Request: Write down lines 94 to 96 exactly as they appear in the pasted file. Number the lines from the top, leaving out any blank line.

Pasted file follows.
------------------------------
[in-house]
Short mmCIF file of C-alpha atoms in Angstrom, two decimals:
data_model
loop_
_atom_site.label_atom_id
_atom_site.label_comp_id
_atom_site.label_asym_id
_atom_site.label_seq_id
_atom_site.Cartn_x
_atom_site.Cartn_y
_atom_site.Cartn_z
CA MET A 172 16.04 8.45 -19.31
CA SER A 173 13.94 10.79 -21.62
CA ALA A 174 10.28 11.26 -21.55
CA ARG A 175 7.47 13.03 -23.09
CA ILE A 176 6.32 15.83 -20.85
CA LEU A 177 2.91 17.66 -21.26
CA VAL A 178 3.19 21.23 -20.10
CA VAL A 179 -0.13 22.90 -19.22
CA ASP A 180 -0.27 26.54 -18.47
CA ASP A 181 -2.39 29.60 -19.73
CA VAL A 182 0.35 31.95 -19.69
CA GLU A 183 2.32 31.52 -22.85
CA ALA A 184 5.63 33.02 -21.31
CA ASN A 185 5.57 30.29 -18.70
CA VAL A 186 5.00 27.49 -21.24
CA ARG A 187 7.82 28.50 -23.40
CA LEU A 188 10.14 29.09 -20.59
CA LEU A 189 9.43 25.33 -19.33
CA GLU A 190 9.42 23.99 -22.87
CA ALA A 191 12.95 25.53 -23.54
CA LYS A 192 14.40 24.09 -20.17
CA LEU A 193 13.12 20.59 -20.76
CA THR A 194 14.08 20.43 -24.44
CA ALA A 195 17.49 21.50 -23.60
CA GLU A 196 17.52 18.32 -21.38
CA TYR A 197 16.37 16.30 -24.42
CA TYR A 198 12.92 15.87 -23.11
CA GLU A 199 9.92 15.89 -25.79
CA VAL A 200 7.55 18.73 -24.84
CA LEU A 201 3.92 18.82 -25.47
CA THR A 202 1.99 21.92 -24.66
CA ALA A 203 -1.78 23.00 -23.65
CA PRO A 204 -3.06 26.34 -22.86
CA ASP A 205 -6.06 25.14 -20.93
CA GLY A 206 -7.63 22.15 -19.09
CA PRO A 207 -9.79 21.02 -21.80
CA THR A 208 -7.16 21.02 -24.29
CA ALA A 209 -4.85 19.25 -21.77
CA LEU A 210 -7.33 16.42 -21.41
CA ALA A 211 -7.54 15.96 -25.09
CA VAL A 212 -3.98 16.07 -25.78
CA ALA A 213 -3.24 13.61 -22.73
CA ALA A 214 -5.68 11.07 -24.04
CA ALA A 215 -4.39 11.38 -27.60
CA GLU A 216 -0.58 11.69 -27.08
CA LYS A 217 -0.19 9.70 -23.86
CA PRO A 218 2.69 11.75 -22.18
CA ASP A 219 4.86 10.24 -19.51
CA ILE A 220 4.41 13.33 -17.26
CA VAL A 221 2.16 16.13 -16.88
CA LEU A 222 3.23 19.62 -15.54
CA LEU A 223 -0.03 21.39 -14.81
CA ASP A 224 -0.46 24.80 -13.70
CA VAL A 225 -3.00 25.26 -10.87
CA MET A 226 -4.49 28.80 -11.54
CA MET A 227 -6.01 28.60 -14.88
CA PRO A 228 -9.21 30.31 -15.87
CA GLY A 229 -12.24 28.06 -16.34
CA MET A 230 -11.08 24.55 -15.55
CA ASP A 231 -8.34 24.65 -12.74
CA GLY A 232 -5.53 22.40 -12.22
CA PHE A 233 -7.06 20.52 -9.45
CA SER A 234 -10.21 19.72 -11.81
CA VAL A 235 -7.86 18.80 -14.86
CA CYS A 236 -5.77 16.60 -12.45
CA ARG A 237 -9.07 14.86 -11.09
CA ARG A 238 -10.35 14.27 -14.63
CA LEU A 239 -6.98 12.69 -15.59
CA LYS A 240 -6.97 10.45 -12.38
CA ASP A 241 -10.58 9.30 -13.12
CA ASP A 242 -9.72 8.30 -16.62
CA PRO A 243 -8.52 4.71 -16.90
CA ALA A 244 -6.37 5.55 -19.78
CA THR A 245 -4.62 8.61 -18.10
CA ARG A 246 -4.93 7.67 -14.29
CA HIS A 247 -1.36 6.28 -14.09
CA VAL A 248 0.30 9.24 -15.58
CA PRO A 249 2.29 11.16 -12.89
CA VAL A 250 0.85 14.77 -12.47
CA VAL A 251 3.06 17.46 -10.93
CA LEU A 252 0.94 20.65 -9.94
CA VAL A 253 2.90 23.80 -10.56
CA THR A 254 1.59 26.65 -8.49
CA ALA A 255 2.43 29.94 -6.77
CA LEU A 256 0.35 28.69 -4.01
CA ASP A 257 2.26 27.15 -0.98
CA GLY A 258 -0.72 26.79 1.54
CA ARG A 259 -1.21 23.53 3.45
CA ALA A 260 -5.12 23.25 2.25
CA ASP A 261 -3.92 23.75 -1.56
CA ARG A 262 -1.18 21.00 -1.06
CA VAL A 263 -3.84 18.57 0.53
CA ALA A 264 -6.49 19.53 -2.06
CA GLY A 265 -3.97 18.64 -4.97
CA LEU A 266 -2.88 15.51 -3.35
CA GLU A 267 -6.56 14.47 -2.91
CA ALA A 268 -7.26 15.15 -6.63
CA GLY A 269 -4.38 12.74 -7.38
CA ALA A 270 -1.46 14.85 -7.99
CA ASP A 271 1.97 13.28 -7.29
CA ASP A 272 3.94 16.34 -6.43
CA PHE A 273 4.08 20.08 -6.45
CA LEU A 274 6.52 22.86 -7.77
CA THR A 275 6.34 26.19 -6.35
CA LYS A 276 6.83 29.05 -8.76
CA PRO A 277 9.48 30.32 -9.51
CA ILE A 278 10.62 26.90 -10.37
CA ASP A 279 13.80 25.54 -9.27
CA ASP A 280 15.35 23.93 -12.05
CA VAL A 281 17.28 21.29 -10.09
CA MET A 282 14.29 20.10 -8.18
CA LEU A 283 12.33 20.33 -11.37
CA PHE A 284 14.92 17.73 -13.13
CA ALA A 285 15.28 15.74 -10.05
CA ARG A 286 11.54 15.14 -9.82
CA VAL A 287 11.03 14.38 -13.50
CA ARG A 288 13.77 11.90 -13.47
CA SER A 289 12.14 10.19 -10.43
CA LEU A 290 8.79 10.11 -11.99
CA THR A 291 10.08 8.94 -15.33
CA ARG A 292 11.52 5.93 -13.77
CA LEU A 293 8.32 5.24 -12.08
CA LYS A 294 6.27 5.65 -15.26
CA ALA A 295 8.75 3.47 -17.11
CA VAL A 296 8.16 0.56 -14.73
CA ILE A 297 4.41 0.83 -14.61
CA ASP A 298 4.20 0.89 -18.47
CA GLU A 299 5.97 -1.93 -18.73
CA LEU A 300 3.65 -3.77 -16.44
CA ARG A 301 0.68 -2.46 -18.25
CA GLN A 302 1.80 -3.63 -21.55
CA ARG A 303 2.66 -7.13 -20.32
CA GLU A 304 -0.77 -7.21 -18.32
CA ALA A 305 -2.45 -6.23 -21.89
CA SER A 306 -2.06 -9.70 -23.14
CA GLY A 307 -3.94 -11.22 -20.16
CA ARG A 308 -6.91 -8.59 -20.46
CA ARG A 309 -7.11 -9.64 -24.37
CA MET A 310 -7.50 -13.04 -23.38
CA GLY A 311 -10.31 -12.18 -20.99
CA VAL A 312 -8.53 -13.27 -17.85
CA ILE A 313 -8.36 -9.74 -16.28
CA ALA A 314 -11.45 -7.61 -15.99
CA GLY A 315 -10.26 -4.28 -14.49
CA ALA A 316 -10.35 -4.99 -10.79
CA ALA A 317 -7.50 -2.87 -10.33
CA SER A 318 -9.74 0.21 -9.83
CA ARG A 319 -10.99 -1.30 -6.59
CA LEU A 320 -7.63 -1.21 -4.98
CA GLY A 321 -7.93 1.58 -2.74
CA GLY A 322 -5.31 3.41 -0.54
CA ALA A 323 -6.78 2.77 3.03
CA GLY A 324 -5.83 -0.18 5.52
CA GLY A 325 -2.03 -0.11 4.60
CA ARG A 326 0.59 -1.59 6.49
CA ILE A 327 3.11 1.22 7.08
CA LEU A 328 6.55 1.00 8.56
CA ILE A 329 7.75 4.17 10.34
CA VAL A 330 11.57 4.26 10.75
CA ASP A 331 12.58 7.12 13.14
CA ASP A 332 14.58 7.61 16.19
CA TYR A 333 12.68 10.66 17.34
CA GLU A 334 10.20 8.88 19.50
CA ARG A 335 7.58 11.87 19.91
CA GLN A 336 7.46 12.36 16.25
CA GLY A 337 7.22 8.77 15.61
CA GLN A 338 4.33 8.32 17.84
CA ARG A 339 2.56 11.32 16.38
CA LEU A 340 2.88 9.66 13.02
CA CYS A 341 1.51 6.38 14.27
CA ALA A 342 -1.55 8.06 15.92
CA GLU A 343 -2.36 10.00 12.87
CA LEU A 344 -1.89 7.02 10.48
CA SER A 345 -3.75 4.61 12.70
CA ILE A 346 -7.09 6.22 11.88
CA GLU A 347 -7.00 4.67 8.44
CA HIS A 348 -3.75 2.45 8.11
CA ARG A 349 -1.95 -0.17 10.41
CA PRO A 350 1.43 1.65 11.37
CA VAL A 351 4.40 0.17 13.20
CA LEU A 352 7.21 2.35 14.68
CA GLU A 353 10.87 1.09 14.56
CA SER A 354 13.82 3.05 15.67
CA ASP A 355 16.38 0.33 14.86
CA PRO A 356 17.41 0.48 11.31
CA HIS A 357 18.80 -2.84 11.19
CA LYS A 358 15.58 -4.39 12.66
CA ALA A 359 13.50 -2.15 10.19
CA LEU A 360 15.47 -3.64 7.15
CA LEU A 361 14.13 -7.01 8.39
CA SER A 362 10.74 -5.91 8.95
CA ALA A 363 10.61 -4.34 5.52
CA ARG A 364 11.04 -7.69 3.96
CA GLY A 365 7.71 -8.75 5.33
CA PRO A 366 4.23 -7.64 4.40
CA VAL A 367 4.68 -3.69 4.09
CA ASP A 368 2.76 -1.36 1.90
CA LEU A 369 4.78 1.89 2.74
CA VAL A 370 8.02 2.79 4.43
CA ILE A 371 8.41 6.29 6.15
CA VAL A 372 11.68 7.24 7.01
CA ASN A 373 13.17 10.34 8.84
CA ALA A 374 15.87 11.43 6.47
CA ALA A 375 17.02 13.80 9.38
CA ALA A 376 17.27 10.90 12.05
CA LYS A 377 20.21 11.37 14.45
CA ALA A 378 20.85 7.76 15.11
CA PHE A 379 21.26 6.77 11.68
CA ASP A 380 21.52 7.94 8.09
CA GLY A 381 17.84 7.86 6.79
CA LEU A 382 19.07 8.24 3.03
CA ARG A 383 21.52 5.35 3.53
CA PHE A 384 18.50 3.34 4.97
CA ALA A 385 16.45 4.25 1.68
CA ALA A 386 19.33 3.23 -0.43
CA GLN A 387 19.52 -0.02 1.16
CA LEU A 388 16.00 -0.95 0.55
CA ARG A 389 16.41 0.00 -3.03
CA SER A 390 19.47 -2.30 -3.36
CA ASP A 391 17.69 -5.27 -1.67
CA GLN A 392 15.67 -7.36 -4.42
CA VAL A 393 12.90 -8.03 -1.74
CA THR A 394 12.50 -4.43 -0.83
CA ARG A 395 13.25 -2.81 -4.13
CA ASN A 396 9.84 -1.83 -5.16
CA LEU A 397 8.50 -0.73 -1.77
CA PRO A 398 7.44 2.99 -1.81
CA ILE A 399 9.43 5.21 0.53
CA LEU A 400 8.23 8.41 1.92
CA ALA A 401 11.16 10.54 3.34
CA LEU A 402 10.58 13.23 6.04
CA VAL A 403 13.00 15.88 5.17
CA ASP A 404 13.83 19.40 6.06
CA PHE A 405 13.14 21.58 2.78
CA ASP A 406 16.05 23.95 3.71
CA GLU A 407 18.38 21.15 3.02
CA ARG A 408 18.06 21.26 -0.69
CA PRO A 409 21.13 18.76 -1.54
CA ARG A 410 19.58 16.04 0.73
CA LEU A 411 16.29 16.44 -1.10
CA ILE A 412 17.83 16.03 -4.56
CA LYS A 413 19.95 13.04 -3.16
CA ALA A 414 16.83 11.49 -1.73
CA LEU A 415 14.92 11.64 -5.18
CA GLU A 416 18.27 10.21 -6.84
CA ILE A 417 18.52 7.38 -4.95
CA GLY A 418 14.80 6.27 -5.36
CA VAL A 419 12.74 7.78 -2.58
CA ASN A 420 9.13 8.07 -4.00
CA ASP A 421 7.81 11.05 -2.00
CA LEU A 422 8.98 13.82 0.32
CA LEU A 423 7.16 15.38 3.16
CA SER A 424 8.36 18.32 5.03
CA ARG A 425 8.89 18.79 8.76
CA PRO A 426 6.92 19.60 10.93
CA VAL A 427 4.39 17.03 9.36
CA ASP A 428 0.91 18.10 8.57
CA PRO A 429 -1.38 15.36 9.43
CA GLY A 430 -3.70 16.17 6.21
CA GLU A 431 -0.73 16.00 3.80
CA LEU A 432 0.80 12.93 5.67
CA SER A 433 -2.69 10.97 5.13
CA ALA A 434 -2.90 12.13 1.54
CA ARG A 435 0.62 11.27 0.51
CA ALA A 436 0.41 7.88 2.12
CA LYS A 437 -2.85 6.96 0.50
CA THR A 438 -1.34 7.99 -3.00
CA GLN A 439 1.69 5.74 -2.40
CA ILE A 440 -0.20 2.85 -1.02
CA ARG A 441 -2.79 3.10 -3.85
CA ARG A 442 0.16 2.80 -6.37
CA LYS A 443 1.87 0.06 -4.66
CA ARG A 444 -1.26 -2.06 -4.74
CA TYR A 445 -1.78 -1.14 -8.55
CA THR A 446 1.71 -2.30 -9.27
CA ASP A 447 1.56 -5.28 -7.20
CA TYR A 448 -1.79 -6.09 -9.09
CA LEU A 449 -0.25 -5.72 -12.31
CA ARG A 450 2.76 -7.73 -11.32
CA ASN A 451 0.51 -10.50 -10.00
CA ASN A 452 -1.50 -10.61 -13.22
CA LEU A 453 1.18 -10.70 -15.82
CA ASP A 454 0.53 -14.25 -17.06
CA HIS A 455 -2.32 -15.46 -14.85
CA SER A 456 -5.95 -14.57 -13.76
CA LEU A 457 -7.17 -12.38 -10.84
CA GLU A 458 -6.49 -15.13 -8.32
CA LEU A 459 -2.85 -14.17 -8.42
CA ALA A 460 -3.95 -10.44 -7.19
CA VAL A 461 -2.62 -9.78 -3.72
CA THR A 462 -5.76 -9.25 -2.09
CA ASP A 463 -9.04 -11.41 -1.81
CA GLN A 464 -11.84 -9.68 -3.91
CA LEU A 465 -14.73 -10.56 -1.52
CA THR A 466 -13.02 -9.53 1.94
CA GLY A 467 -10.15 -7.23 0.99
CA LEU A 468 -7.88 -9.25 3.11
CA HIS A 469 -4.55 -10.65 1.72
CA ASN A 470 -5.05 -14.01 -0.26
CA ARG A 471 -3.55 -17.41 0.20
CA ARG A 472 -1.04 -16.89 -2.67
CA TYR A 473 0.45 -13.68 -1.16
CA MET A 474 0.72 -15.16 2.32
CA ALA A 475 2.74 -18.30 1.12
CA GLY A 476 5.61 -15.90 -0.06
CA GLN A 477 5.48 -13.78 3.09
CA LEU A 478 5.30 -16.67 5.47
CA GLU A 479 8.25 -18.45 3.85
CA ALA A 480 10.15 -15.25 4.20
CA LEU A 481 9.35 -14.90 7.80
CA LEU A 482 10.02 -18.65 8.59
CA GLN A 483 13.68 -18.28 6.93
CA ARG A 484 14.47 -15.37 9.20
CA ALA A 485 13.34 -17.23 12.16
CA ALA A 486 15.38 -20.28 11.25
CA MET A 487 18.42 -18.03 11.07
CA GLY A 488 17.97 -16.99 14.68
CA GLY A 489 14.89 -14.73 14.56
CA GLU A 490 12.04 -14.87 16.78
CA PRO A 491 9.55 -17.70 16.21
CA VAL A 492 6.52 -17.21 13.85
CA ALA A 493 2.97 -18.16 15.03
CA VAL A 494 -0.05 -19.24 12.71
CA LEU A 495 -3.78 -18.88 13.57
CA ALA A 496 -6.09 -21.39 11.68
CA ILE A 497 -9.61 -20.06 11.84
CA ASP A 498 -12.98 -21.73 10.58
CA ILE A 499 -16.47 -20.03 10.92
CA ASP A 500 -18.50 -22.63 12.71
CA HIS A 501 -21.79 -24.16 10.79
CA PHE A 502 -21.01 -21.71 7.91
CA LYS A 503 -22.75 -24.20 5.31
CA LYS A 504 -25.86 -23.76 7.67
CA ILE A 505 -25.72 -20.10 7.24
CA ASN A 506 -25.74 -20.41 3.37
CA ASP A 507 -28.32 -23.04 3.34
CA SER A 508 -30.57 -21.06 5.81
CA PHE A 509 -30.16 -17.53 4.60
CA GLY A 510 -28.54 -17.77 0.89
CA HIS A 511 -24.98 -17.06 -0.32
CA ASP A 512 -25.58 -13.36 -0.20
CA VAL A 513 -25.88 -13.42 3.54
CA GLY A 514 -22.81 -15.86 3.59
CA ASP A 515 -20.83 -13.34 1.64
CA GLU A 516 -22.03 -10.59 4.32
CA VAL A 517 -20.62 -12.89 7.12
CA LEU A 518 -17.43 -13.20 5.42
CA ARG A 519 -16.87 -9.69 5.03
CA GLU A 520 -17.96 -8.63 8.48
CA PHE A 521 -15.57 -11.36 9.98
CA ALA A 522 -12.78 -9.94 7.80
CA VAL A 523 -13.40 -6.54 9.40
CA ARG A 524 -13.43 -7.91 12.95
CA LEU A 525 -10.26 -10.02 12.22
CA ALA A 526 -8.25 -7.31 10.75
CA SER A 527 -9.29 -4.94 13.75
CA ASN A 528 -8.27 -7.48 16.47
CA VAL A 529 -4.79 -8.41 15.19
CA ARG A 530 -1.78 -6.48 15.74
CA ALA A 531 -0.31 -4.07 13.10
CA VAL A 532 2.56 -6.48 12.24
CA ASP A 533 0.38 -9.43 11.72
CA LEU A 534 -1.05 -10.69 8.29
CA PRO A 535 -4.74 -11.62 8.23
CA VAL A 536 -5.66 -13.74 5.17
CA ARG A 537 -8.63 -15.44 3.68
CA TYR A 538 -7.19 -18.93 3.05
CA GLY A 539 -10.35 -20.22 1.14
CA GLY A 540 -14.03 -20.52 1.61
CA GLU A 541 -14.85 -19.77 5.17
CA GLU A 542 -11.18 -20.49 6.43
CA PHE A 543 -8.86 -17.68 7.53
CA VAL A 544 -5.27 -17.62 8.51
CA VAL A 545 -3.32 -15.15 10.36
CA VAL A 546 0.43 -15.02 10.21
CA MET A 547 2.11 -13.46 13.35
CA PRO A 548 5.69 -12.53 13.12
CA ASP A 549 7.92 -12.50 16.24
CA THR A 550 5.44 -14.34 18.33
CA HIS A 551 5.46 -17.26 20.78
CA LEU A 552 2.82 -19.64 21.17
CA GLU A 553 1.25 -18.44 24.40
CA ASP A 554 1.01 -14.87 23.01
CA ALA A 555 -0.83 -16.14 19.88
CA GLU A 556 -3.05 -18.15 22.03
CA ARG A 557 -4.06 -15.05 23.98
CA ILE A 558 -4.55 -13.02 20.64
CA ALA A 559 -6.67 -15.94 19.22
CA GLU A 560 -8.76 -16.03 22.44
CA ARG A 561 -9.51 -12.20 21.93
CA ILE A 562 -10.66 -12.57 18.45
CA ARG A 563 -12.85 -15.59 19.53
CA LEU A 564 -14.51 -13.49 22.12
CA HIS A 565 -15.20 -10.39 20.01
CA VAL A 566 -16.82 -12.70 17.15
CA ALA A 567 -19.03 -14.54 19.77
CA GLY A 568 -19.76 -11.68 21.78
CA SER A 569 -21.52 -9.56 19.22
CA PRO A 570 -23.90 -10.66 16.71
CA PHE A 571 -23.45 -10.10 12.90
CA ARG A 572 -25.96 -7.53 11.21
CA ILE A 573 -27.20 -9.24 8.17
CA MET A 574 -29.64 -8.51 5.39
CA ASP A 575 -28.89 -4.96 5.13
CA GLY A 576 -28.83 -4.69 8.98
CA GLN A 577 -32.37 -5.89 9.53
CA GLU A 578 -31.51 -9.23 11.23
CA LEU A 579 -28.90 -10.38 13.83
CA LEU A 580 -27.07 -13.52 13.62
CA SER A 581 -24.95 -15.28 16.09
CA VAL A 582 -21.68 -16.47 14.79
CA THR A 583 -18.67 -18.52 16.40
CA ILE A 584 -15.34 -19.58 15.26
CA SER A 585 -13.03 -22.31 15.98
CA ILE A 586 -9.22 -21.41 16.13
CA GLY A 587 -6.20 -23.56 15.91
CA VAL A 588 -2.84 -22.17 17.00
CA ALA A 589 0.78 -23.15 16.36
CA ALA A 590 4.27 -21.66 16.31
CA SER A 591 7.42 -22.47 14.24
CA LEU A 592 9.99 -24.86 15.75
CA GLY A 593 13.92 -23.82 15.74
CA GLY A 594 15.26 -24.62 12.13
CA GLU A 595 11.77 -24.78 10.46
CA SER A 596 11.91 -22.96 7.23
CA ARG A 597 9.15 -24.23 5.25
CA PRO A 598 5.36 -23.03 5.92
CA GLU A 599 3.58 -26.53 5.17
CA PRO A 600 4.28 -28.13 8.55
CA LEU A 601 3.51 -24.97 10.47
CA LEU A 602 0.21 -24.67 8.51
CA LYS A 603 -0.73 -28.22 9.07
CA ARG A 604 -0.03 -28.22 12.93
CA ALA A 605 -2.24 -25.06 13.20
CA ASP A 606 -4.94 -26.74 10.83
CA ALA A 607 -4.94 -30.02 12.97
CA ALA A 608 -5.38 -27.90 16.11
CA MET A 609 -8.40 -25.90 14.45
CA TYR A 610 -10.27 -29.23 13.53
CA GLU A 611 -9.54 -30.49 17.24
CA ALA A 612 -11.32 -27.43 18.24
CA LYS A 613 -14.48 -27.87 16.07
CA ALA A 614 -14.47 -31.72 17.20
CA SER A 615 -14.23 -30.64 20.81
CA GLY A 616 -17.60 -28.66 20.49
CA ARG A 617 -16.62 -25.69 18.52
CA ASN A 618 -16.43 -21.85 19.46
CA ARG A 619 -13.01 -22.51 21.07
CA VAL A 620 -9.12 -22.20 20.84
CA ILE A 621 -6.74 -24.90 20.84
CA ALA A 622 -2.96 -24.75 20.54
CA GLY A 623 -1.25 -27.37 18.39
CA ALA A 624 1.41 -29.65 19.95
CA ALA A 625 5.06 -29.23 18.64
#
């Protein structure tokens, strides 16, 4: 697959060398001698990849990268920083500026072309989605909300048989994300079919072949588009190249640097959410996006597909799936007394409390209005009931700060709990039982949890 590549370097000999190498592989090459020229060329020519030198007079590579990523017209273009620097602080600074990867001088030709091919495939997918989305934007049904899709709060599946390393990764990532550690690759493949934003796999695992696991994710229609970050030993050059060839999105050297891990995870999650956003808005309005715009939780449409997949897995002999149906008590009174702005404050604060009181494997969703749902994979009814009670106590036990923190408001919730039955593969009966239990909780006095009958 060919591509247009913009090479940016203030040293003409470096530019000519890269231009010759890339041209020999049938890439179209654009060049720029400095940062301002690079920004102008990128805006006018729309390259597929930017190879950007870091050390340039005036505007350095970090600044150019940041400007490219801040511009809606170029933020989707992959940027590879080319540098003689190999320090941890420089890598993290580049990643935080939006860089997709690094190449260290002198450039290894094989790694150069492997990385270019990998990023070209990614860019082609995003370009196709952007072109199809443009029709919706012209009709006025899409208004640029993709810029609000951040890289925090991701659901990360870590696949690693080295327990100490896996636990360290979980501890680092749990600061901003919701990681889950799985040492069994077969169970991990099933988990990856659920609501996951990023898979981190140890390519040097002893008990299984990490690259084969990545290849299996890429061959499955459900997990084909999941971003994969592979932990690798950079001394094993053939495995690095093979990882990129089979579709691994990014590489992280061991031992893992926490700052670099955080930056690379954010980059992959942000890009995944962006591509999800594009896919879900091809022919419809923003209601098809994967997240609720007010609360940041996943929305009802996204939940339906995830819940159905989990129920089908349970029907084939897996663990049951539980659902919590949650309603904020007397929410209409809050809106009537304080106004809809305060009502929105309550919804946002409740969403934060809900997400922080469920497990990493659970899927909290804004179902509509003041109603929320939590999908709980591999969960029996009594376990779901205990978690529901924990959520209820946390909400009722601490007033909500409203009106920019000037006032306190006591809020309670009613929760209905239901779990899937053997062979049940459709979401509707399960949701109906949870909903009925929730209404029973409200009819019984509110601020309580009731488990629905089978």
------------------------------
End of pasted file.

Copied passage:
CA THR A 254 1.59 26.65 -8.49
CA ALA A 255 2.43 29.94 -6.77
CA LEU A 256 0.35 28.69 -4.01